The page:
All the resolutions were passed without any debate, public reading or presentation.

Bill Palatucci, a national committeeman from New Jersey, said he plans to push the committee to repeal the resolution censuring Cheney and Kinzinger. “At a minimum, they should remove the provision of ‘legitimate political discourse’ from the resolution,” Palatucci said. “But they should repeal the whole thing.”

“There weren’t enough eyes on the document,” Palatucci said.

Henry Barbour, a national committeeman from Mississippi, said there was “a lot of frustration with what happened” among members and other prominent Republicans. “With the strength of the environment, and the historical situation, the fundraising is good, we have the right nuts and bolts. … There are a lot of people who don’t understand why we had to do that. Resolutions shooting at other Republicans are never going to be helpful.”

McDaniel decided to get involved in editing the resolution after she learned Bossie was going to submit it, according to a person with knowledge of the matter, who like some others requested anonymity to describe internal deliberations. “It was not her idea. The horse was already out of the barn,” this person said. But she did support it privately and spoke favorably about it in front of members, people at the meeting said.

In phone calls over the weekend, McDaniel told others that she was pushed by Bossie to support the resolution and that she did not intend to support violence, which she wanted Republican lawmakers appearing on TV to make clear. People she spoke to described her as “on the ropes and trying to do damage control,” in the words of one person.

A person who spoke to McConnell said he was frustrated that the party was focused on “the only liability we have” when he believes Republicans are otherwise well-positioned to win in the November midterms. The person, who was not authorized to speak publicly, said McConnell wanted to be clear he supported McDaniel because he viewed her as a “force for good” in handling a messy situation that she did not initiate.

Asked whether he has confidence in McDaniel, McConnell said Tuesday: “I do.”

In her weekend calls, McDaniel told the story of Kathy Berden, a friend of hers from Michigan, who was subpoenaed by the Jan. 6 committee because she agreed to serve as a fake elector for Trump for the election, according to a person who spoke with the chairwoman this weekend.

In an interview with The Post before the resolution passed, McDaniel also told the story of Berden when asked why she was going after the Jan. 6 commission, but declined to name her.

McDaniel and some of her senior staff began trying to clean up what several allies and advisers viewed as a major blunder on Saturday morning. First, she sent out “talking points” to members who asked for them, according to a copy of her email obtained by The Post.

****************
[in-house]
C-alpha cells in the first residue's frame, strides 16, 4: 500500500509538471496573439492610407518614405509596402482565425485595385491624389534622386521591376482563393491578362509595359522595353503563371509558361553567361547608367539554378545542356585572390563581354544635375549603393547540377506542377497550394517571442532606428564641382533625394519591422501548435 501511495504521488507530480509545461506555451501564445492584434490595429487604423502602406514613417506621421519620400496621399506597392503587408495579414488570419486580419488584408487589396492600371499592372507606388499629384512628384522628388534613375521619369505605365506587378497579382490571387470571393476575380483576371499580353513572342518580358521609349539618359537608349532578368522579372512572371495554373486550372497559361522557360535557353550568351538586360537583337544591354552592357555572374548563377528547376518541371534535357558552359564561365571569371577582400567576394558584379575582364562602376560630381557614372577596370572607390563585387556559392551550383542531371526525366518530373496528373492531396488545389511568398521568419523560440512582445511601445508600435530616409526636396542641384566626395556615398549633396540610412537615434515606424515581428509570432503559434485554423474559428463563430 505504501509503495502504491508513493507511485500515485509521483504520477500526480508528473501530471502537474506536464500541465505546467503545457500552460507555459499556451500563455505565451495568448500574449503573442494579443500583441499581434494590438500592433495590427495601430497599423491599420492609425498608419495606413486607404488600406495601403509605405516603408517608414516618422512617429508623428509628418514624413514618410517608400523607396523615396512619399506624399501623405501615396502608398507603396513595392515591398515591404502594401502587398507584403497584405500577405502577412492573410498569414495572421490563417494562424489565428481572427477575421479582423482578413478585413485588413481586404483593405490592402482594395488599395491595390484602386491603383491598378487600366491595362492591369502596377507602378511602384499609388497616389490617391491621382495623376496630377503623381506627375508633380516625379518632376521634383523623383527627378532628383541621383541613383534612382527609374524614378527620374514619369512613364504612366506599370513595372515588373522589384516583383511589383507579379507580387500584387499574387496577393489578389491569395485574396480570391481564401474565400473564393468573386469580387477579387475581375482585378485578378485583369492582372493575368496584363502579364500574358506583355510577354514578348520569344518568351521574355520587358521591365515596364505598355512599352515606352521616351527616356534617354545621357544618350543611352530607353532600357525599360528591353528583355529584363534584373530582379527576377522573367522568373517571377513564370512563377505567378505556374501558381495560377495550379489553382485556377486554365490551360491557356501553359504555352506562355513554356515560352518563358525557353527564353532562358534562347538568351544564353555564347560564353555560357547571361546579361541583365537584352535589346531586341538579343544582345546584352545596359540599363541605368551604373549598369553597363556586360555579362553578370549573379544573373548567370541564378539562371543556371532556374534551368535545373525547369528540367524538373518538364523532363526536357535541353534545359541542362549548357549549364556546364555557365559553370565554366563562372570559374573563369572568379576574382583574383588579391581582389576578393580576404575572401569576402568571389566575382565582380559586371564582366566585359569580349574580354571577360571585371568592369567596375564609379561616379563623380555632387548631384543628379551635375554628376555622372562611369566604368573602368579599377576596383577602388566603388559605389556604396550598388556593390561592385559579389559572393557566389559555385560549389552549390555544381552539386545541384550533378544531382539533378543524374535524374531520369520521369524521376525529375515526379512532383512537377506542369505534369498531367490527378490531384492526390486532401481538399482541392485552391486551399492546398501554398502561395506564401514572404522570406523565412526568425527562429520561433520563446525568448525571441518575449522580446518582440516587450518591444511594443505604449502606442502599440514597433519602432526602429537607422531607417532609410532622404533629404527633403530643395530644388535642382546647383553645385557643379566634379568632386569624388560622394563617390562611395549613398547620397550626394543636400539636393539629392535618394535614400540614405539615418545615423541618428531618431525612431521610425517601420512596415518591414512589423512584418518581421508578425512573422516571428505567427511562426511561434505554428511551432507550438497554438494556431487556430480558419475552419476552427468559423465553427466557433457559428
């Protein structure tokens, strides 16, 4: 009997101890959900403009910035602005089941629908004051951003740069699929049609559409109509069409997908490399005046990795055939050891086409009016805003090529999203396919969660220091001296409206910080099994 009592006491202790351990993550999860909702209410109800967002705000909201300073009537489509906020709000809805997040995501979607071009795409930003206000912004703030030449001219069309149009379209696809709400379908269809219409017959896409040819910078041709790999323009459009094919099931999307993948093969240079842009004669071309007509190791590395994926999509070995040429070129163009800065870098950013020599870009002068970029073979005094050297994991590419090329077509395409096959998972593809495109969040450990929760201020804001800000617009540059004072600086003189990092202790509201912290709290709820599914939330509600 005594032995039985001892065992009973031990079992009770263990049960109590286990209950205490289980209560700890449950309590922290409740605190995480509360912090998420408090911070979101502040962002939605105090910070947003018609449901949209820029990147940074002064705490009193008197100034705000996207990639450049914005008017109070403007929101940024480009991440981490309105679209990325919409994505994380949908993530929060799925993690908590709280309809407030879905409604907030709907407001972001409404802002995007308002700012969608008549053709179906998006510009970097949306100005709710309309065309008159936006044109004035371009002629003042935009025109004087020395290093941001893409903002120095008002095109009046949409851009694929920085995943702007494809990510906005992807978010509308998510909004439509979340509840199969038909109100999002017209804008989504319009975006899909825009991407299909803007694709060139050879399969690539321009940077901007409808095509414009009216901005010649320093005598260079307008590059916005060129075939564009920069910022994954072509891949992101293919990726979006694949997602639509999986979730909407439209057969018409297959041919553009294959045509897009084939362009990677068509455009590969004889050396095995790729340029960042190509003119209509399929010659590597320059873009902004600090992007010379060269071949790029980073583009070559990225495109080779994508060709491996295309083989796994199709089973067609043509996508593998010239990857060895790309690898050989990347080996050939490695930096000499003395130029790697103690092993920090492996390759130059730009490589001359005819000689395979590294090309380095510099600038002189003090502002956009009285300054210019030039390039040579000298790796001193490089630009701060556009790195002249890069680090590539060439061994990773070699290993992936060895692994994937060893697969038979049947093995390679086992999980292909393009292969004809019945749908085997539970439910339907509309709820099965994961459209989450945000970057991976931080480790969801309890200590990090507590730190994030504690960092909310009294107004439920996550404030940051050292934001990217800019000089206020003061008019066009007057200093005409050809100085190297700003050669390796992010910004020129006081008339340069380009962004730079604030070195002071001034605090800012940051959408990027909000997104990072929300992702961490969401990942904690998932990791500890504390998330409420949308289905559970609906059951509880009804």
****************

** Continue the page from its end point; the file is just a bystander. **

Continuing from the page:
The talking points encouraged members to link Cheney and Kinzinger to House Speaker Nancy Pelosi (D-Calif.) and to say that other investigations of the Capitol are ongoing, including by law enforcement.

“They are attacking ordinary citizens who engaged in legitimate political discourse completely unrelated to the violence at the Capitol,” according to the talking points. “Political speech is the most protected form of speech under the First Amendment. The January 6th Commission has unchecked power with no regard for due process or the rights of Republicans.”

In calls with some allies, McDaniel said that she was in an impossible spot, because if she had not supported the resolution, she probably would have drawn the ire of Trump and his allies, according to people who spoke with her. And, she said, her members overwhelmingly supported it.

She also told others privately that she had taken a political bullet for House Minority Leader Kevin McCarthy (R-Calif.) by changing the resolution from an original draft that said McCarthy should expel Cheney and Kinzinger from the House GOP conference.

McCarthy has repeatedly declined to say whether he supports the censure resolution. On Tuesday, he told an ABC News reporter that “everybody knows there was” legitimate political discourse on Jan. 6. He later waved away the reporter when she sought to ask him follow-up questions in a Capitol hallway, telling her to instead make an appointment with his office.

In an exchange with a CNN reporter in another Capitol hallway, McCarthy claimed the RNC’s use of the phrase “legitimate political discourse” was a reference to the select committee’s move last month to subpoena individuals who cast bogus electoral votes for Trump in seven states won by Joe Biden in 2020. The text of the RNC resolution made no such distinction.

A person close to McDaniel said she had gotten overwhelmingly positive feedback from the members on the resolution and that “it actually strengthens her with them.” The person noted that McDaniel and the party had outraised other party committees, including its Democratic counterparts, even when Democrats control the White House, House and Senate.

“Listen, whatever you think about the RNC vote, it reflects the view of most Republican voters,” Sen. Josh Hawley (R-Mo.) told reporters at the Capitol on Tuesday. “So, I’m just telling you, in my state, it’s not helpful to have a bunch of D.C. Republicans commenting on what the RNC — and frankly, probably most Missouri Republicans — support. Super unhelpful, and super great way to get themselves inserted into that race, which I don’t want.”

Mike DeBonis and Amy B Wang contributed to this report.